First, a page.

The Great North To South Divide: Study Finds Consistent “Axial Orientation” In Canine Urination

220px-Kompas_Sofia220px-German_shepherd_footballThis may be a bit too scatological for the morning, so you might want to skip this for your afternoon reading. There are a couple of studies out that I found rather surprising. Indeed, one was surprising enough to get me out in below zero temperatures in the last few days to test with my own dog, Luna. One study in the journal Frontiers of Zoology found “axial orientation” in urination among canines. In other words, they pee in the same direction. That’s right, canines preferred to “excrete with the body being aligned along the north-south axis” under “calm magnetic field conditions.” The nearly 37 breeds of dogs studied were found to completely avoid urination or defecation along an east-west direction. That was so bizarre it prompted me to take out my iPhone with its compass and load up Luna. The results? North – South. I kid you not.

The study looked at 70 dogs, 1,893 defecations and 5,582 urinations over a two year period (CBS). The observations confirmed an “axial orientation” with the earth’s magnetic field. The dogs appeared to sense the Earth’s magnetic field regardless of the time of day and other variations in weather. They do not have an explanation for the axial orientation.

Then there is this second study that goes to all animals of any size. According to the New Scientist, there are fundamental laws governing urination across species. Studying rats, dogs, goats, cows and elephants, the scientists found that almost all mammals took roughly the same time to urinate regardless of their mass, bladder pressure and urethra size. The time? An average of 21 seconds. There were a few exceptions for rats and bats urinate very quickly, in under a second, while elephants are big enough that gravity accelerates urination so fast that they beat out most mid-sized mammals.

29 thoughts on “The Great North To South Divide: Study Finds Consistent “Axial Orientation” In Canine Urination”

  1. Dress, I must admit, when I poop each morning I always face East…. Not North,South. However, I believe that might have something to do with the fact that I’m a lefty!

  2. Prof. you should get a big magnet, place it in some other orientation than N-S next to your dog, and then see if that changes direction, or if your dog can tell Earth’s magnetic field from other fields.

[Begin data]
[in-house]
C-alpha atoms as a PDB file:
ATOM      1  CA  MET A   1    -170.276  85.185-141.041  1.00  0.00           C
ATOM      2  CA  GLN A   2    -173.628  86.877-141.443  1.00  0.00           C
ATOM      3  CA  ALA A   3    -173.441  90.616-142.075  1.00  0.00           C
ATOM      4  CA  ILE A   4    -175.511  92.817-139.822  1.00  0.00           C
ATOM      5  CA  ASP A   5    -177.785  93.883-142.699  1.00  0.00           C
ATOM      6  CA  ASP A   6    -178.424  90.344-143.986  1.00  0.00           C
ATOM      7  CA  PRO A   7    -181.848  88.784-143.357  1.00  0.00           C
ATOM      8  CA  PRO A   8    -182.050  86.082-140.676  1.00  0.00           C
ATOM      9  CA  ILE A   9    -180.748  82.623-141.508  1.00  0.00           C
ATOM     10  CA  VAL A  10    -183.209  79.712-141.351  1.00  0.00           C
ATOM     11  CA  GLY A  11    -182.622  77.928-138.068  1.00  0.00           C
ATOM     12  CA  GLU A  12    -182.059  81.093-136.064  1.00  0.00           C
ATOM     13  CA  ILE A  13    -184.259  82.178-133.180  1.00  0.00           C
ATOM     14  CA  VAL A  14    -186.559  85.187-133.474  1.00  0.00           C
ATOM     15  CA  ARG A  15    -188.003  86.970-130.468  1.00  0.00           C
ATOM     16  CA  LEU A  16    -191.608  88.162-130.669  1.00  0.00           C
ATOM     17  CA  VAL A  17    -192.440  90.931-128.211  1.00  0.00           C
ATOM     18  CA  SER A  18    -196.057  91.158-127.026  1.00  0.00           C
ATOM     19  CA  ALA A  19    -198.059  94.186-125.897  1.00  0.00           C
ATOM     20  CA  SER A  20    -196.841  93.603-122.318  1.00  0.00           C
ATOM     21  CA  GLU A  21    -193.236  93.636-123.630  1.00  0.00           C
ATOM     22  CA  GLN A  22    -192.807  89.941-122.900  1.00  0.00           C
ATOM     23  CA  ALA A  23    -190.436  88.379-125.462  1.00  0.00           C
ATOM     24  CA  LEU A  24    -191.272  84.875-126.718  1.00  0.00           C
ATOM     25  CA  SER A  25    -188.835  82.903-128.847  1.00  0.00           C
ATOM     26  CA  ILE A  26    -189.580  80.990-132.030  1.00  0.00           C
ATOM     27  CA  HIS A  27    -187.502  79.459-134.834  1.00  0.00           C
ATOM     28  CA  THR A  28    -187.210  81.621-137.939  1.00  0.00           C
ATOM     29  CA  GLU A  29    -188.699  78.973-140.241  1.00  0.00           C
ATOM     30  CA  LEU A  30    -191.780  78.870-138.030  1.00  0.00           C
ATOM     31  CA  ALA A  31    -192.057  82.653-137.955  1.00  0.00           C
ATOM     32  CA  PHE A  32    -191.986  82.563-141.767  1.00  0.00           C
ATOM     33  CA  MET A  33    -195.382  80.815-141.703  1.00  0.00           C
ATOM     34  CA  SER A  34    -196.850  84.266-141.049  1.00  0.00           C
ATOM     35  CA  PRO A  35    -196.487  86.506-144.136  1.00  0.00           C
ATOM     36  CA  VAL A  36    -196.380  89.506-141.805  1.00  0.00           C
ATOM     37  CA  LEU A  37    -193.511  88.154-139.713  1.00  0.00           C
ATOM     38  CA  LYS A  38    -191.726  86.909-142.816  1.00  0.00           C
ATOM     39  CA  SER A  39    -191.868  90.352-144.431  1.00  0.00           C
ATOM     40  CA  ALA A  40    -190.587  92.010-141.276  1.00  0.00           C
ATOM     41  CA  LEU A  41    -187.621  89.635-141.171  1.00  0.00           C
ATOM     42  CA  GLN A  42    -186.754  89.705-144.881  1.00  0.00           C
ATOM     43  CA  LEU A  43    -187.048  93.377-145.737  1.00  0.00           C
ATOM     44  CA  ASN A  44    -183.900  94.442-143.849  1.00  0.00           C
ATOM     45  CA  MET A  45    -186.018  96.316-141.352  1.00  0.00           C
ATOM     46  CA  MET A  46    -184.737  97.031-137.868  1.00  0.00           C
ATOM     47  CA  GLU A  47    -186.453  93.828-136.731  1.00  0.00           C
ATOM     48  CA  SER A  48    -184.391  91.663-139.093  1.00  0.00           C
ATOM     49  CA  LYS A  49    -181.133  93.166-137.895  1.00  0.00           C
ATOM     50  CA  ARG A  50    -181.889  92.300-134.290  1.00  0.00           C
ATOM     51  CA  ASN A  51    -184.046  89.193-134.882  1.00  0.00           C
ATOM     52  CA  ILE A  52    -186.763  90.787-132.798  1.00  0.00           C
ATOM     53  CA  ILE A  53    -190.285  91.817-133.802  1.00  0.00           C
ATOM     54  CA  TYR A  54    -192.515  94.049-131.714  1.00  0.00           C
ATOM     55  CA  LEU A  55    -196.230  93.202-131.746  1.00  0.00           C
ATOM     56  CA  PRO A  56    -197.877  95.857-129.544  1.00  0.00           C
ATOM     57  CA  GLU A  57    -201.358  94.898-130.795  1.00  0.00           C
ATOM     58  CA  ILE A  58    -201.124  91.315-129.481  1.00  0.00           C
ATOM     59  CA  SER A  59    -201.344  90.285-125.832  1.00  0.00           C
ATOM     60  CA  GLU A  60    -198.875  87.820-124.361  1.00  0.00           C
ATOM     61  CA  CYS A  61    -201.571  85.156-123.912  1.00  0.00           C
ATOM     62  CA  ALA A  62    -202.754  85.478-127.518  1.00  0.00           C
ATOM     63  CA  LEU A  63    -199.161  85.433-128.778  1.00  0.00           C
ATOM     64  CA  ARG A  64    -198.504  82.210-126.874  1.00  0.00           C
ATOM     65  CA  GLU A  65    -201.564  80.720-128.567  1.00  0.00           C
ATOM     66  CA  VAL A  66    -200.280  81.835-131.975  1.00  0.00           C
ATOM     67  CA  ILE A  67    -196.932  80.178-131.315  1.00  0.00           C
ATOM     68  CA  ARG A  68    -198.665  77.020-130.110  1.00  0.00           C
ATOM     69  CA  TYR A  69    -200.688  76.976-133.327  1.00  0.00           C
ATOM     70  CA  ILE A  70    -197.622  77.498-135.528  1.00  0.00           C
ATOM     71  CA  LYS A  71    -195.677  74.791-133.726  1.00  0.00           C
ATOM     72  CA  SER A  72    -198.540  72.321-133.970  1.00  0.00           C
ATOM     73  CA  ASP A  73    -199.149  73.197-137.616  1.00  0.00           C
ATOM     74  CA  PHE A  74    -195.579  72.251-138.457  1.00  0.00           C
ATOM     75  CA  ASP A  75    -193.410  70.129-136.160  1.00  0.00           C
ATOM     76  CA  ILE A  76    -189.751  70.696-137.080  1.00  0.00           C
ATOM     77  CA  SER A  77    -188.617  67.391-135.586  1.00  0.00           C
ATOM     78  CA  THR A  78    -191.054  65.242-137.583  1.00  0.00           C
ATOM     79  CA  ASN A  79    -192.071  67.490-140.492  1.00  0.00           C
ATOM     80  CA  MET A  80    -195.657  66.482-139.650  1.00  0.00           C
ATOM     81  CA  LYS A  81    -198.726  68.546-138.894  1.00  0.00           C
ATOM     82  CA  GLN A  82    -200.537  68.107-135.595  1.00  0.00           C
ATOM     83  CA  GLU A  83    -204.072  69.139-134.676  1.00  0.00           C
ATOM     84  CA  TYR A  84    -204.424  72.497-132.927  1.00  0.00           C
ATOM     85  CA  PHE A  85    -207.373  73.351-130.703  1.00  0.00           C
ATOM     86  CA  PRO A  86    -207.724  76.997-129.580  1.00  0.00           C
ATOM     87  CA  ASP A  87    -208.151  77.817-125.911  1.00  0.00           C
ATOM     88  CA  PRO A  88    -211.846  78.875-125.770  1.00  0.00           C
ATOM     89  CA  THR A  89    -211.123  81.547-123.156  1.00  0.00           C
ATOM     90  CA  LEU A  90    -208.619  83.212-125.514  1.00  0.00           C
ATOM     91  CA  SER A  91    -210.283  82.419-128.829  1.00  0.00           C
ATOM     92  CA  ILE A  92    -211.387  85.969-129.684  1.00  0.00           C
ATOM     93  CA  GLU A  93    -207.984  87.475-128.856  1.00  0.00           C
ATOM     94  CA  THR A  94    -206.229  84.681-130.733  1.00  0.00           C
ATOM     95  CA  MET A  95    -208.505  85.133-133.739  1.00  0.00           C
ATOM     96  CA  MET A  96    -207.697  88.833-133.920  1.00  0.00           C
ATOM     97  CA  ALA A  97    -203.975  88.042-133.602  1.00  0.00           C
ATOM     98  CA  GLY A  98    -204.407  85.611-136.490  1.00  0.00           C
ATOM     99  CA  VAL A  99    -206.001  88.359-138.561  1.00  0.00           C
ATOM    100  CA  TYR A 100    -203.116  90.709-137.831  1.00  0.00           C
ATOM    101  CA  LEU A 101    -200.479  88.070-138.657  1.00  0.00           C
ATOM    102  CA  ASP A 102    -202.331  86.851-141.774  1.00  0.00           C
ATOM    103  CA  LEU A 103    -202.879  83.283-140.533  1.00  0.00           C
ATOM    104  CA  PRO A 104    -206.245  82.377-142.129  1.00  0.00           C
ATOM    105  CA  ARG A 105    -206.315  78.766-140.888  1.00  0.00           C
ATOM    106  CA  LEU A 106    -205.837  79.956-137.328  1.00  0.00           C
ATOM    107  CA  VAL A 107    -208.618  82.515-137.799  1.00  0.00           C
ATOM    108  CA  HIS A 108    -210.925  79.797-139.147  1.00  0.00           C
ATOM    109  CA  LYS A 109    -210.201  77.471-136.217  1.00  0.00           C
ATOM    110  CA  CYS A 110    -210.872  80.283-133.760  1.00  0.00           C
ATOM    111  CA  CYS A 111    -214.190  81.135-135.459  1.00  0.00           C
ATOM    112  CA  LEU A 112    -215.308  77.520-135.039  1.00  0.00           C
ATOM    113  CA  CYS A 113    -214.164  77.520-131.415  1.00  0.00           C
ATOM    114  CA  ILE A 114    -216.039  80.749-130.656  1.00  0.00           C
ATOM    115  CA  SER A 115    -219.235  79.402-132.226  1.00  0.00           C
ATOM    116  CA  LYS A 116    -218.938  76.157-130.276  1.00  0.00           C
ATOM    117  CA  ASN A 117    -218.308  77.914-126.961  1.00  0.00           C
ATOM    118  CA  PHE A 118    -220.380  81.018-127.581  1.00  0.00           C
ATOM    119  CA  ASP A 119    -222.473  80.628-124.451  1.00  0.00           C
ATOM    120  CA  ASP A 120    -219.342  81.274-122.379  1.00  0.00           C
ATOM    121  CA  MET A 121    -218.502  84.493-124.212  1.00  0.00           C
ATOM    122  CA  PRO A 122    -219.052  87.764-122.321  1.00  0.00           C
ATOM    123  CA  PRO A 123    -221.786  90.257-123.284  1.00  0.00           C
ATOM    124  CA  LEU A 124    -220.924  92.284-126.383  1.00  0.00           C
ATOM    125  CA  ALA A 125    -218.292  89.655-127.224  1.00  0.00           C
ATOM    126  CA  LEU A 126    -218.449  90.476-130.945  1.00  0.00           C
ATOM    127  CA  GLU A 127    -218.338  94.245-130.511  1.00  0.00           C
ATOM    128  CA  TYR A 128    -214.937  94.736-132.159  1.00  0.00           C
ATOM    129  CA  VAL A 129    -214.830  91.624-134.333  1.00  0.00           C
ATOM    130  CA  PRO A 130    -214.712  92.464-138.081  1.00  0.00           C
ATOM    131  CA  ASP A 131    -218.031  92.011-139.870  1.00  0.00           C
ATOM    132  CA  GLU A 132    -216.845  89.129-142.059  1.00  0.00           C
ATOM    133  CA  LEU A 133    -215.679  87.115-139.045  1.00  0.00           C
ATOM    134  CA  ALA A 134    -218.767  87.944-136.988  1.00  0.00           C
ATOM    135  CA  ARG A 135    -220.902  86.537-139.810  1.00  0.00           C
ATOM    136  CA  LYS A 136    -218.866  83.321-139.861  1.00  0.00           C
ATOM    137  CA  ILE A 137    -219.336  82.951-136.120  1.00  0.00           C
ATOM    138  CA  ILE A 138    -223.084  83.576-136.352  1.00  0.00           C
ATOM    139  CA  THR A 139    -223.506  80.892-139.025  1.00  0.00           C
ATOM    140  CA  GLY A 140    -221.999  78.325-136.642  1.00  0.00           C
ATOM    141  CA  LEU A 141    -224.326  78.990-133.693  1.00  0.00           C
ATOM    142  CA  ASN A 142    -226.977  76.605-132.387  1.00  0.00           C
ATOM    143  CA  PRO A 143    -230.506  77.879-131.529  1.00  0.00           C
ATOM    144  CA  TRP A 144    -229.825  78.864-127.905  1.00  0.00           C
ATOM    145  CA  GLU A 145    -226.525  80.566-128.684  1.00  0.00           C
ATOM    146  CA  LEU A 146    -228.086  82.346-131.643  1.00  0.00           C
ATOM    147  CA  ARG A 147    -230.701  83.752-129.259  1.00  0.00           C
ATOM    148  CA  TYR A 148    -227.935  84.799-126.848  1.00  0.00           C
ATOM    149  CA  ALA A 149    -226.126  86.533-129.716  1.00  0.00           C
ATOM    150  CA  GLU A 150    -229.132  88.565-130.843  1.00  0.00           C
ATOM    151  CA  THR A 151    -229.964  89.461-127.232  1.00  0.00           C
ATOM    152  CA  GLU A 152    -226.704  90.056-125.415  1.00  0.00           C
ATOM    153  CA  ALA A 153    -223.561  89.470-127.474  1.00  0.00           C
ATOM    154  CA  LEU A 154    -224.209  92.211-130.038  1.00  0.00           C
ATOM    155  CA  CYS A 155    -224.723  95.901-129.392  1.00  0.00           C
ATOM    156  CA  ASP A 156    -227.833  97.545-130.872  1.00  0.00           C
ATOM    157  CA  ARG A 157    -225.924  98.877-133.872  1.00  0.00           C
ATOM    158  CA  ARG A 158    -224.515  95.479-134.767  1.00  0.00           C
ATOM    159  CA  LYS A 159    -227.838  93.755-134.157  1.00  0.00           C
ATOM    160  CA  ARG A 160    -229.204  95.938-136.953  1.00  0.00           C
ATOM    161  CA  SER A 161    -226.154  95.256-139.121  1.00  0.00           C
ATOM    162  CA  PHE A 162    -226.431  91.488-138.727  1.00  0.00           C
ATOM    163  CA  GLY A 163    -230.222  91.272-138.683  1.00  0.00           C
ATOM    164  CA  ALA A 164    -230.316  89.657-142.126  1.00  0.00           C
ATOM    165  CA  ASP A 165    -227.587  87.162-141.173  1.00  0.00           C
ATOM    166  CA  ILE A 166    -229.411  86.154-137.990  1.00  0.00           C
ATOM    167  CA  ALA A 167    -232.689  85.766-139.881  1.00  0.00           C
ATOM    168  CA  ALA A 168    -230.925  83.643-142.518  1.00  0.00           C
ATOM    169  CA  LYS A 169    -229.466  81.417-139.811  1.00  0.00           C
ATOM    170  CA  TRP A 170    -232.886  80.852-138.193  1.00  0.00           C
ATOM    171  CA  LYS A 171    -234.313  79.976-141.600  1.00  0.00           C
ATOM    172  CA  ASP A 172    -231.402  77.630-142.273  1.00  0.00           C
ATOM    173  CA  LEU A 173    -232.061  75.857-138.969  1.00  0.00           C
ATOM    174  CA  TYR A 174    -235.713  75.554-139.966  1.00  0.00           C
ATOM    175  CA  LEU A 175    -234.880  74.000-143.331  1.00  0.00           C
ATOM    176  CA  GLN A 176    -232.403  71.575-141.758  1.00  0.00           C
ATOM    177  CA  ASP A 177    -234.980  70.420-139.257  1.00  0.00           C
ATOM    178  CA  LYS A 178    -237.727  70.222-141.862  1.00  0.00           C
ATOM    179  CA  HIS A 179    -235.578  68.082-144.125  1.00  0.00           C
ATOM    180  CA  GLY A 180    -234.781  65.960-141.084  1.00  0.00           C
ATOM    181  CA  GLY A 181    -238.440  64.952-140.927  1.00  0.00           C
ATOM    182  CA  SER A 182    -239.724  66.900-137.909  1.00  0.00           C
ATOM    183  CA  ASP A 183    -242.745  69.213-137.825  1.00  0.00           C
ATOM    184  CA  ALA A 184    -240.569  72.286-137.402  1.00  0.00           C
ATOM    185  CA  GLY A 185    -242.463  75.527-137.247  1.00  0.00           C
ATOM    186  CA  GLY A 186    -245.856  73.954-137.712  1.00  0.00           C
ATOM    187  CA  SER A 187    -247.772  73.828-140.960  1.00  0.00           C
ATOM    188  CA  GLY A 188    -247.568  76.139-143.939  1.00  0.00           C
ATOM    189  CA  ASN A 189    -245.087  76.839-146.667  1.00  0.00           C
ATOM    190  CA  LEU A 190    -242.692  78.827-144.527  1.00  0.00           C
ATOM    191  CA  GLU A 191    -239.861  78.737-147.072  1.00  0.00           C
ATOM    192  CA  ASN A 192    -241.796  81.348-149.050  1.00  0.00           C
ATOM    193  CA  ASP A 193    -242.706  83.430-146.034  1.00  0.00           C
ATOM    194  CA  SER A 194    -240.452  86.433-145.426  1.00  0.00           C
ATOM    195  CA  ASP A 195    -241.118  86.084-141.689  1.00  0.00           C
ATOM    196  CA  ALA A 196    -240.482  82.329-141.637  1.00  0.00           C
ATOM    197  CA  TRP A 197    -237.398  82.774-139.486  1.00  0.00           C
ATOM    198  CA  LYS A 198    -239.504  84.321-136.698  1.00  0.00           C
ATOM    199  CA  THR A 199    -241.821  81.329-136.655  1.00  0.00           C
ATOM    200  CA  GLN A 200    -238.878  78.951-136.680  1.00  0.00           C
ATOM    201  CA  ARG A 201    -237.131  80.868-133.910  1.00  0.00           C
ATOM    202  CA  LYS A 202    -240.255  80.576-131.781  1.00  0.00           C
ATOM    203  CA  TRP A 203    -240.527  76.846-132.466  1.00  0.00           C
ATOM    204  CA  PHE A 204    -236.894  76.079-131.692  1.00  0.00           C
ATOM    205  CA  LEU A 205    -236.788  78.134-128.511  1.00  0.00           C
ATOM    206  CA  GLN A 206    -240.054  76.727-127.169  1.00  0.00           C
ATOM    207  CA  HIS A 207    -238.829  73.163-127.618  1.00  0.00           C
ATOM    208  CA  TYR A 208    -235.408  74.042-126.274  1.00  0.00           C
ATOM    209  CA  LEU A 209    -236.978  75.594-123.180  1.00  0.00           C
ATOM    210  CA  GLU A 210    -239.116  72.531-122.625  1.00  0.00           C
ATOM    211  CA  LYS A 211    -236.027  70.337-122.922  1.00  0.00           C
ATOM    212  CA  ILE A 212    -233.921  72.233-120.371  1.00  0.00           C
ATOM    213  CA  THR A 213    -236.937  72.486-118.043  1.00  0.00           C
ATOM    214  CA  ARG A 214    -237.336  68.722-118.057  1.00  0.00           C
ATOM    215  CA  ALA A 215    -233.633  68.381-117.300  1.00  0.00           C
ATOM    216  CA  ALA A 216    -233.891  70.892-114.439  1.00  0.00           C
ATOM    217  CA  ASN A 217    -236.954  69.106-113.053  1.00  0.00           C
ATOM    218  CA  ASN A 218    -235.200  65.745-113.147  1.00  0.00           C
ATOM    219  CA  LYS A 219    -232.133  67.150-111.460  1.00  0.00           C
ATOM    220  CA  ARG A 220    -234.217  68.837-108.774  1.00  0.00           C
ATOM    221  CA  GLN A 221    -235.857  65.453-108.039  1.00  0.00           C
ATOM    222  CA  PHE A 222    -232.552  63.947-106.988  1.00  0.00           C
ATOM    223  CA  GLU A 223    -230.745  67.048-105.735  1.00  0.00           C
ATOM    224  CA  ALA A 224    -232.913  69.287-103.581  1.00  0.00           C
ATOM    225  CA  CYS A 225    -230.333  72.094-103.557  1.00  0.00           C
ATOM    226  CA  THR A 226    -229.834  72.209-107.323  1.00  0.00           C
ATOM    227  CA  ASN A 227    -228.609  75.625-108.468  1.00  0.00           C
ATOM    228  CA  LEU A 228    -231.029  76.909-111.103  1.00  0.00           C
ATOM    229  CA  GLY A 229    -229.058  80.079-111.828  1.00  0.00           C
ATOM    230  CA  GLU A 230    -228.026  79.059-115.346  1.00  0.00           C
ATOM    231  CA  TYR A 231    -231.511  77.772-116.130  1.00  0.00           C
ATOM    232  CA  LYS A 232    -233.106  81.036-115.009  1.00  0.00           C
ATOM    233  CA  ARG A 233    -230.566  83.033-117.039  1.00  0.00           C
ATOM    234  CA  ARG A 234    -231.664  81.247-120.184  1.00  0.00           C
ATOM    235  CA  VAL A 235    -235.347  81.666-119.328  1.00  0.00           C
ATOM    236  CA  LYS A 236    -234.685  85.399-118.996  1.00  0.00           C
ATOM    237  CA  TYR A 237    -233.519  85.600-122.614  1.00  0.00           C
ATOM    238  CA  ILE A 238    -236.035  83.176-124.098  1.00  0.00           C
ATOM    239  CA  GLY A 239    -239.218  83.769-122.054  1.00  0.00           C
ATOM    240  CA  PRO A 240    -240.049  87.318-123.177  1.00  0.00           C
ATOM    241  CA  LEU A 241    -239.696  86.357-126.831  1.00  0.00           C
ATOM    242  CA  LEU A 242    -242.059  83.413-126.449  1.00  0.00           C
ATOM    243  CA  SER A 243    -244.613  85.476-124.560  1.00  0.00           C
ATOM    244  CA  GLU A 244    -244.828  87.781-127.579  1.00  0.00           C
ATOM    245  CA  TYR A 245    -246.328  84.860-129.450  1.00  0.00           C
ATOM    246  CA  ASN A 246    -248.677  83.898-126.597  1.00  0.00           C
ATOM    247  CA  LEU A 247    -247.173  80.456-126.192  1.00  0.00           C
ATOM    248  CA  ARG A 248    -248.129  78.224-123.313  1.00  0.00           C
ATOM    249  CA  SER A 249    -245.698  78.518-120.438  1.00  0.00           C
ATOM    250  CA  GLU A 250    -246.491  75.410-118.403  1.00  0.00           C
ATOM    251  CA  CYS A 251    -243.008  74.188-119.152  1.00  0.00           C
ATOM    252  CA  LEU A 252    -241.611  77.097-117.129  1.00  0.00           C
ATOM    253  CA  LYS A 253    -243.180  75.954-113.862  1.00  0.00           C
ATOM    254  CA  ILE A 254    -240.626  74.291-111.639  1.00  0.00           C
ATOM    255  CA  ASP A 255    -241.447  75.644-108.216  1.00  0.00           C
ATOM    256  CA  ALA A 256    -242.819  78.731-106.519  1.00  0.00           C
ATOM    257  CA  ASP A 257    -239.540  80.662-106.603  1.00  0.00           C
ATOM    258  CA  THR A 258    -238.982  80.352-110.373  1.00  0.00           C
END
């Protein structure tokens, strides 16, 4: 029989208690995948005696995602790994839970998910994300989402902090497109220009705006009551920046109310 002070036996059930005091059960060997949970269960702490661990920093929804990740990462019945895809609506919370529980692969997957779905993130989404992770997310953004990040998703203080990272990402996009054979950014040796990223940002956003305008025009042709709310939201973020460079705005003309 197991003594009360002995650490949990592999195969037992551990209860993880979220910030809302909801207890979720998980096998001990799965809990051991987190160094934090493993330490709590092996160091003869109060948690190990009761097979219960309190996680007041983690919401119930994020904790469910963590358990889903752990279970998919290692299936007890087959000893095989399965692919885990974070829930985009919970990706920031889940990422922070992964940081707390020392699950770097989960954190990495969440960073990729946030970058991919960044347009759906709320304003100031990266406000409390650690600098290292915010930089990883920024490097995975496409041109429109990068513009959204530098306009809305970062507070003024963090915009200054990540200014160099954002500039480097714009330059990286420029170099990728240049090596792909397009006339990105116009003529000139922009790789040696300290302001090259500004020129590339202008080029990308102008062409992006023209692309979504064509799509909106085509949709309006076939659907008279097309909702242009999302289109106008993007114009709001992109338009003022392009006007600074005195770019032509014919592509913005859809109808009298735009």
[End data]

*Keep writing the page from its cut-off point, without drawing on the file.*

3. My reply to SmilingAthiest was eaten by the Word Mess Machine.

    Please send a rescuer to free it.


  4. J. Brian Harris, Ph.D., P.E.

    Ever consider magnetite biomineralization?

    It is found in mammalian brains, humans included…
    Indeed, that is a clue, but only the beginning.

    Remember that this is the first time that magnetic sensitivity has been proven in dogs:

    The study is the first time that magnetic sensitivity was proven in dogs, although previous research has shown that many mammals “spontaneously align their body axis” with Earth’s magnetic field in a diverse range of behavioral contexts.

    (JT’s CBS Link, supra). The link you provided was the first time it was found in human brain tissue:

    Although the mineral magnetite (Fe3O4) is precipitated biochemically by bacteria, protists, and a variety of animals, it has not been documented previously in human tissue.

    Magnetic particle extracts … identify minerals in the magnetite-maghemite family, with many of the crystal morphologies and structures resembling strongly those precipitated by magnetotactic bacteria

    (Your Link, supra; 1992, emphasis added). In the curious case that JT has presented, we need more than merely knowing that the magnetite is there.

    Which takes us to:

    Magnetotactic bacteria synthesize magnetic iron nanominerals, which function as tiny compasses that allow the microbes to navigate using Earth’s geomagnetic field.

    (Nature). My guess is that microbes in canines are of a very old geneology that includes the Magnetotactic bacteria at some point, and either they produce the tiny compasses or the genetic material they transferred to the canine species does that work which is no longer critical to domestic canines.

  5. I saw this article and I couldn’t stop laughing. I have to admit that our Yellow Lab does seem to follow this orientation.

  6. SmilingAtheist: It all comes down to the 8th Day Dog Adventist theology. An atheist can buy into it if he just omits the God thing. Dog is here on Earth to guide humans. How he got here is a matter of science for atheists and a matter of dogma (no pun intended) for those who fathom religion. You can still believe in Dog if you don’t believe in God. But, God spelled backwards is Dog. So we dogs appeal to contrarians of all stripe.